Many have even experienced domestic violence themselves, and have risen above their own situation and made a change in their lives. Many mediators have extensive counselling training. Unlike many Phoenix residents who take the cultural conflict dynamics for granted, JARP mediators are aware of their surroundings and are thus better able to assist clients from the community. The mediator that mediated Anne and Phillip’s case had previously mediated no less than fifty domestic violence cases, so her experience was an asset.  
There are many critics of restorative justice mediation, particularly when used for domestic violence matters. Some critics believe that abusers could become more aggressive once they reach their home, their common living space. They might feel their aggression is exposed after mediation and feel more vulnerable. Some feel that once abuse takes place, the respect is lost forever and no counselling or mediation is going to return the once shared respect to the couple.
Some believe that mediation can only be conducted in minor a case (which is JARP’s criteria, that we mediate minor cases) and where there has been a long history of abuse, mediation is not suitable, perhaps too soft an option. JARP has however mediated cases with both a long history and short term of domestic violence. In total, our success rate has been no less than 95% including domestic violence cases. 
Mediation proved to be successful for the Govenders and they are currently leading a better family life after mediation. Part of Anne’ self-realisation during mediation included recognising how her own behaviours contributed to conflict within the marriage. Phillip admitted to having an anger management problem. Mediation gave the couple a chance to hear each other out under strict rules of mediation such as confidentiality, one person talk at a time, accountability, mutual respect and a final written agreement is reached (where mediation is successful).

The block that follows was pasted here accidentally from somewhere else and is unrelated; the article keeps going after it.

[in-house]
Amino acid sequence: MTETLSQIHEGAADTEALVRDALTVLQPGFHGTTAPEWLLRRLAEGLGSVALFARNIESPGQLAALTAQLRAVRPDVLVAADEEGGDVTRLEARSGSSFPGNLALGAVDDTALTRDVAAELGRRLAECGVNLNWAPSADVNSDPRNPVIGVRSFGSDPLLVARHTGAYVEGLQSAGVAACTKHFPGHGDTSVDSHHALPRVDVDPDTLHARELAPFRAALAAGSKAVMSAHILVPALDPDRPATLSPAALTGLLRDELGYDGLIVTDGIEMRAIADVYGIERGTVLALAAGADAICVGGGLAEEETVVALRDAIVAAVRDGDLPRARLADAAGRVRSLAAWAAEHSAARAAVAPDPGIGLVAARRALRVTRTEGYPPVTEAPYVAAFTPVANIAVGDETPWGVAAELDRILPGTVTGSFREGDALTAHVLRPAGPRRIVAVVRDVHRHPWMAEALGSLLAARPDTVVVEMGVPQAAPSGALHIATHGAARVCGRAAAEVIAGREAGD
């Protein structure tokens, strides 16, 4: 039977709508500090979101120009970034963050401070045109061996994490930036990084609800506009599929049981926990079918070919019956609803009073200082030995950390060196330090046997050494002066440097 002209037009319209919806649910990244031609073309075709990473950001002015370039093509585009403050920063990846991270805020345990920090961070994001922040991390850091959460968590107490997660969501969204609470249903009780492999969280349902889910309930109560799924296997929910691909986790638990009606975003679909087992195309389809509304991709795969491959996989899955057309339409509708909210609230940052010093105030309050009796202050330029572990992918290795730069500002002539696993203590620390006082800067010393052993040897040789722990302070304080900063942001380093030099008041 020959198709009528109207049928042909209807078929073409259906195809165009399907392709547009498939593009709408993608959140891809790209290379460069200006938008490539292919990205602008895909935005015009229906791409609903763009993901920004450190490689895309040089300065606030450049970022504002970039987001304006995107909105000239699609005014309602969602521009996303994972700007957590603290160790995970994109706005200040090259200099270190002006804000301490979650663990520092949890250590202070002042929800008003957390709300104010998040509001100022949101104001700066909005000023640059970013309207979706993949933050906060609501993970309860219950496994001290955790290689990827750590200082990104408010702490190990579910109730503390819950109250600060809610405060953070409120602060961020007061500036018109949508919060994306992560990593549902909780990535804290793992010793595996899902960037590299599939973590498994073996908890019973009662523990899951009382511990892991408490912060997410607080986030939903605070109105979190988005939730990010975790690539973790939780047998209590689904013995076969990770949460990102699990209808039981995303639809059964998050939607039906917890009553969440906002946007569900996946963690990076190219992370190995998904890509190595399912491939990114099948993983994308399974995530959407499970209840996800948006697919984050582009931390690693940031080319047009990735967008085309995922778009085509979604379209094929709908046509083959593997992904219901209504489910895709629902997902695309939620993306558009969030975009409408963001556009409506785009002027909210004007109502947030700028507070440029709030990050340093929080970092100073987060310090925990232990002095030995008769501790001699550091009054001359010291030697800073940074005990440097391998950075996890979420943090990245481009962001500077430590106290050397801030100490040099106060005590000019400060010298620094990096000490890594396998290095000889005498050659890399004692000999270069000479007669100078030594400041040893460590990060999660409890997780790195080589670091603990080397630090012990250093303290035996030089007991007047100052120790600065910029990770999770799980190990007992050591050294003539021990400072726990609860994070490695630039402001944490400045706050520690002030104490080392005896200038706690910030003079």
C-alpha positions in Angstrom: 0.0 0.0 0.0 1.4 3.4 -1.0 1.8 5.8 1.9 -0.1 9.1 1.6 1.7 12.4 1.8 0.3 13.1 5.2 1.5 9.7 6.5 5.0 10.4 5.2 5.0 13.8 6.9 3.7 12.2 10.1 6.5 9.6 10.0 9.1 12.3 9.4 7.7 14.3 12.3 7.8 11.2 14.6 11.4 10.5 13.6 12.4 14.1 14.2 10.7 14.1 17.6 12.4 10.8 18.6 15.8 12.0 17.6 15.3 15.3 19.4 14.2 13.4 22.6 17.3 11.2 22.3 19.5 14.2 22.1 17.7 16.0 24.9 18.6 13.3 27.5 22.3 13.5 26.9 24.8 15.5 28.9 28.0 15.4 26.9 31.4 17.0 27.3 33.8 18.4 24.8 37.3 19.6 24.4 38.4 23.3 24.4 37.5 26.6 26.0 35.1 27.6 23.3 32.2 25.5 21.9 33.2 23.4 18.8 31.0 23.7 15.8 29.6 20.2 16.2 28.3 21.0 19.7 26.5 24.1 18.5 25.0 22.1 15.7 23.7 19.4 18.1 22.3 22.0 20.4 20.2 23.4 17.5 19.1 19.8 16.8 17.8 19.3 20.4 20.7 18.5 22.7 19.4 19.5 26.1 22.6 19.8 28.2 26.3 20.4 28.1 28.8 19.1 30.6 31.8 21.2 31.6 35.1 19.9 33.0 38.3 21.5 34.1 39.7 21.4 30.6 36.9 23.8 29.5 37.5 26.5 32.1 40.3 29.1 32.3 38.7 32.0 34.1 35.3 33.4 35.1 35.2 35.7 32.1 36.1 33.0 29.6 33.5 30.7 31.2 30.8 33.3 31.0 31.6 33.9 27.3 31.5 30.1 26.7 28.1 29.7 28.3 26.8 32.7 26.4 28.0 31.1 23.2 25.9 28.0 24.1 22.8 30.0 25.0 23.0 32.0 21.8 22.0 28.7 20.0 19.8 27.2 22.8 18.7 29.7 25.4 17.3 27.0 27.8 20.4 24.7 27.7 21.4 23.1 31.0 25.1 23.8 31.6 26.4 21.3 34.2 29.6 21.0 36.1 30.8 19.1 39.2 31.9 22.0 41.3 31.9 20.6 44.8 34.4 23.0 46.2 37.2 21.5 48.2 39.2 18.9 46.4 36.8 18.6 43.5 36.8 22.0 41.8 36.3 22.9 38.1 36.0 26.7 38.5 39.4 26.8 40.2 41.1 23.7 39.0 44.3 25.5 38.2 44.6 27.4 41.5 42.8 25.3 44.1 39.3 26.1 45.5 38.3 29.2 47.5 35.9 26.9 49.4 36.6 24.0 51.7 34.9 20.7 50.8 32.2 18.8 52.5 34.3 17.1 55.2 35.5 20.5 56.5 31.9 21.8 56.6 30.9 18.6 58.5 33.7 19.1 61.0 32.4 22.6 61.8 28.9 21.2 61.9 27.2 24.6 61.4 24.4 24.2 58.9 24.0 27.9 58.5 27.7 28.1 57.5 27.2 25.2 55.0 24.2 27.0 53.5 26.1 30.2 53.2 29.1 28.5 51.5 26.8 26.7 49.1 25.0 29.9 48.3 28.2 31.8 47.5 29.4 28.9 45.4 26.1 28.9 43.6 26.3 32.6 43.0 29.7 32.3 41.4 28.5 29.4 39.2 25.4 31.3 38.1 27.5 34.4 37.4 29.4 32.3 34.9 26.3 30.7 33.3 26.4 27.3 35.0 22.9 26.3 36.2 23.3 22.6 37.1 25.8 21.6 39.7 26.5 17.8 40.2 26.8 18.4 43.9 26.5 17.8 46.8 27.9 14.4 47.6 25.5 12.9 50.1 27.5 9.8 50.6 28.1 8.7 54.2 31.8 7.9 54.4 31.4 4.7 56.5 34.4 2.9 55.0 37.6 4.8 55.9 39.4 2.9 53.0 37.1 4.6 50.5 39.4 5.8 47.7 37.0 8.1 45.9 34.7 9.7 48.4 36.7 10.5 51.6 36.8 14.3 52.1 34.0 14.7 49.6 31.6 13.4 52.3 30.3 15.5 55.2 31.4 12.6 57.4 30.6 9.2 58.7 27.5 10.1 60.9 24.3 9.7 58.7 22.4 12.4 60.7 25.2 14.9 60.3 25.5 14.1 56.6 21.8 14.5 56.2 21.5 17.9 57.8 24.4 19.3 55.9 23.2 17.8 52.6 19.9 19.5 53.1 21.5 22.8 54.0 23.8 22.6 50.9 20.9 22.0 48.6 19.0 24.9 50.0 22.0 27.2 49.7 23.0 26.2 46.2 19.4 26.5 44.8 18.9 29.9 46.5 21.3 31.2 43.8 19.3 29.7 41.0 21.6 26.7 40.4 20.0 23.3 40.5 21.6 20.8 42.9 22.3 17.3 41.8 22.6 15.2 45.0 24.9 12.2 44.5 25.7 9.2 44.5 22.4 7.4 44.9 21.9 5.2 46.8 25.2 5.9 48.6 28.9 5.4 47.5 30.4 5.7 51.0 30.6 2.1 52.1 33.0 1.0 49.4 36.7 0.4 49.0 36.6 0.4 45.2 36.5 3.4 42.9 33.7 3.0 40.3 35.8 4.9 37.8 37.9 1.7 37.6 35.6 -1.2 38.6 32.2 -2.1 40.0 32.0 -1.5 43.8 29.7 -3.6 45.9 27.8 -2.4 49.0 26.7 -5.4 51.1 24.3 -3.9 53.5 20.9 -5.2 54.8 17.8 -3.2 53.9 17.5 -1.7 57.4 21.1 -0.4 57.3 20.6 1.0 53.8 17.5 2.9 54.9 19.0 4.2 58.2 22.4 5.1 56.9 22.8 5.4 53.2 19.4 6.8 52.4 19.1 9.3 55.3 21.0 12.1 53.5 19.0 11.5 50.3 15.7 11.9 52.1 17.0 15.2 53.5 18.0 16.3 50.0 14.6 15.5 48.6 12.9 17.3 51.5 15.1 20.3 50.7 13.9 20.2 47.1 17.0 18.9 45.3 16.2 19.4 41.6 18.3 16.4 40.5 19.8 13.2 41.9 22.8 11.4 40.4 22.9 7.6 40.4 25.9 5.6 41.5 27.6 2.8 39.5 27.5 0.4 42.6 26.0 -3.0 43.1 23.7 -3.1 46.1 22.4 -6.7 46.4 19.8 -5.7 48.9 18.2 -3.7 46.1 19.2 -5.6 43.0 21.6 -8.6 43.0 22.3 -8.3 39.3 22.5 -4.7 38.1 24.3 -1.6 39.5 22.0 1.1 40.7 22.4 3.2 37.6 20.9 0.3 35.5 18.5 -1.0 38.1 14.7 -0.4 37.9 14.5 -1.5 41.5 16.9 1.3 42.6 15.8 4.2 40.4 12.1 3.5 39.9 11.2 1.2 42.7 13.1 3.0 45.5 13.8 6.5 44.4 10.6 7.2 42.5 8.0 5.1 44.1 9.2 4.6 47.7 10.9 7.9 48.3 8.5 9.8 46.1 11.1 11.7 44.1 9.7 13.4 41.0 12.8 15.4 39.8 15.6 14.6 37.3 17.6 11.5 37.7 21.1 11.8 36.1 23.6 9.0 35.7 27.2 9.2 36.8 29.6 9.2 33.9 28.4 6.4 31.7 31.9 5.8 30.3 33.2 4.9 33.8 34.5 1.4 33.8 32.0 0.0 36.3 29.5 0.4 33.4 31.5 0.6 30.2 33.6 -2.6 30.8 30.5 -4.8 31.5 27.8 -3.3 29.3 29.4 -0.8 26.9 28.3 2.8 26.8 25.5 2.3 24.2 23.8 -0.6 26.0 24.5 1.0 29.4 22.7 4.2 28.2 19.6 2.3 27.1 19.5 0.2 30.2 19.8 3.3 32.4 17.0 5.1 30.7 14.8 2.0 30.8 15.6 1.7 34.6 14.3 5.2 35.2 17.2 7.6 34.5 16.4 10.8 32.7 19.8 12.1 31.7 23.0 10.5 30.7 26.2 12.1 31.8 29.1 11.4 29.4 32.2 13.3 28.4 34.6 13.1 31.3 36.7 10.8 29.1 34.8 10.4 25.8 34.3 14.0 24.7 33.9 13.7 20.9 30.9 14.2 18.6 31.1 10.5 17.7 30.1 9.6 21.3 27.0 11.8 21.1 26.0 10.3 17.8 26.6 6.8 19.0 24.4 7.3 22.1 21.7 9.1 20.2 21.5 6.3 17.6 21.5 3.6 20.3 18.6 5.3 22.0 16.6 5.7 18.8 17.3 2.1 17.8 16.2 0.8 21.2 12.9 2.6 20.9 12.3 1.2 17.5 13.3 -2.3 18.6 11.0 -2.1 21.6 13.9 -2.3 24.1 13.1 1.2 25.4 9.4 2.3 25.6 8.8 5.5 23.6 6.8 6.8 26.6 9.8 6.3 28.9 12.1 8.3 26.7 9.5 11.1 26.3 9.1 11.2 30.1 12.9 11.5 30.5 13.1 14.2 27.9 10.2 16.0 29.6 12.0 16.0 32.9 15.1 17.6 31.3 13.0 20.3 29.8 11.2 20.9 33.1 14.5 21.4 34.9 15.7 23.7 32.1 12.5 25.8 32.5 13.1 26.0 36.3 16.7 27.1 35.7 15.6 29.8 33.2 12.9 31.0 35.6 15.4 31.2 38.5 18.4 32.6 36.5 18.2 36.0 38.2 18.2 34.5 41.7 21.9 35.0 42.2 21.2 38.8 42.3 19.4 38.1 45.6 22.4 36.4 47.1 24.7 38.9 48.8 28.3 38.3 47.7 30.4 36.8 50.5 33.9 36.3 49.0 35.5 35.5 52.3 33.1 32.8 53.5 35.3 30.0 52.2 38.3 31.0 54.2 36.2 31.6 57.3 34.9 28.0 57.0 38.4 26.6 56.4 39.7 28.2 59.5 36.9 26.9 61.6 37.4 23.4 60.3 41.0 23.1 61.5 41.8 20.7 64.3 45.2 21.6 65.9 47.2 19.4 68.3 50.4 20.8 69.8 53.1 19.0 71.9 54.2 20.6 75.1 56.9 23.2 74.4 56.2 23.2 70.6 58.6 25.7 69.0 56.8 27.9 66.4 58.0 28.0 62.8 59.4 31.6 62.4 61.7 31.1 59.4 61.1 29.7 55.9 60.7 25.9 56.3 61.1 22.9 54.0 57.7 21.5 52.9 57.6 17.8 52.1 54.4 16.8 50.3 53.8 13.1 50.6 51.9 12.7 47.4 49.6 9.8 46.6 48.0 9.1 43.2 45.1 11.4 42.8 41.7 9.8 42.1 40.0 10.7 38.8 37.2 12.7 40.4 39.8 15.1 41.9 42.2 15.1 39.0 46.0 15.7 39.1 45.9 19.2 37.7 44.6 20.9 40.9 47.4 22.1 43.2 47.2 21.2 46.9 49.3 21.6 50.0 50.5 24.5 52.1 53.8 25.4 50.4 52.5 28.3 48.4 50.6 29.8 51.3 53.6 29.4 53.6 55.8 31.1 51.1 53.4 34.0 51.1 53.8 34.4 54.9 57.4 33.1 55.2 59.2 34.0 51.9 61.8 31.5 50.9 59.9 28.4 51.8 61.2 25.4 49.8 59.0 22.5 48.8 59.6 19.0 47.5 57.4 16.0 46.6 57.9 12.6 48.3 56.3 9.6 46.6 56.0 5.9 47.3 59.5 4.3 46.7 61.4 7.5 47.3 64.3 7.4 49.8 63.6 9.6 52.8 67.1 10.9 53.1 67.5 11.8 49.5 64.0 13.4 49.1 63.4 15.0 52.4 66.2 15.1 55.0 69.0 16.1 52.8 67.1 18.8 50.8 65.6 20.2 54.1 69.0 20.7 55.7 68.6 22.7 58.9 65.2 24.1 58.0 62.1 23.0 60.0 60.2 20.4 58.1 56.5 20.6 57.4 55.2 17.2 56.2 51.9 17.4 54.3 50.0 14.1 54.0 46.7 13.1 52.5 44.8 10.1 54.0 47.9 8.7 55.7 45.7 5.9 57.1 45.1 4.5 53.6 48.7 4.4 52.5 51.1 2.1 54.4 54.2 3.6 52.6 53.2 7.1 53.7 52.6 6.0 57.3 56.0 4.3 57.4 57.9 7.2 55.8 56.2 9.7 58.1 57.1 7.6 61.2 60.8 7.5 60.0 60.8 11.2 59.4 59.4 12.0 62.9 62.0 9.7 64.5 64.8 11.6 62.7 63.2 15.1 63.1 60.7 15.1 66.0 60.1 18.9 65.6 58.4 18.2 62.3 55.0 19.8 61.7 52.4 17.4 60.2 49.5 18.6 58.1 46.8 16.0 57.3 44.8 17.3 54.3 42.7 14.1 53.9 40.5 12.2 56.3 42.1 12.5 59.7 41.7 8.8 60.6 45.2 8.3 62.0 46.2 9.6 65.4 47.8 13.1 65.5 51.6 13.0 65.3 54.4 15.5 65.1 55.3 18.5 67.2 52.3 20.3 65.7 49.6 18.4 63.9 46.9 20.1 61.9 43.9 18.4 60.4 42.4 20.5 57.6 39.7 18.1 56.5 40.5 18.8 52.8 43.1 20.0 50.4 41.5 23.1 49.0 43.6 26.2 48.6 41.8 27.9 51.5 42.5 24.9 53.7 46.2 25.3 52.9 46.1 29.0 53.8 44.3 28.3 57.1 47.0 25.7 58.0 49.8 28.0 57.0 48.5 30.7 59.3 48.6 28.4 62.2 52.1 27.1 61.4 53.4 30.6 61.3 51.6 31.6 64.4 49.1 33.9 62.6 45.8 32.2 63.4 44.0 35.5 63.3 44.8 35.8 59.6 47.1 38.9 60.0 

Both attended a communication skills building workshop designed and facilitated by Khulisa and further follow-ups were done with the couple. This was to ensure that if charges were later withdrawn on the adjournment date as advised by JARP, they were done for the right reasons, that the Govenders were able to make a change for the better in their lives and approach conflict differently in future.
This is not to say that JARP can assist everyone. JARP is sometimes unable to assist people for various reasons. On some occasions, clients break rules of mediation, for example becoming violent. Regrettably, restorative justice is unsuitable for some clients.
For the rest it is worth every bit of the effort from the side of the JARP team, as well as the clients. The Govenders benefitted immensely from the restorative justice process. Like the Govenders, many JARP/Khulisa clients, particularly domestic violence cases, feel like a huge weight lifts off their shoulders. They make positive changes in their family life and in their outlook on life, chiefly around conflict management.
Kimendhri Pillay is the Mediation Coordinator and Programme Trainer at Khulisa in Kwazul-Natal, South Africa. This article is part of a series produced by the Gender Links Opinion and Commentary Service for the Sixteen Days of Activism.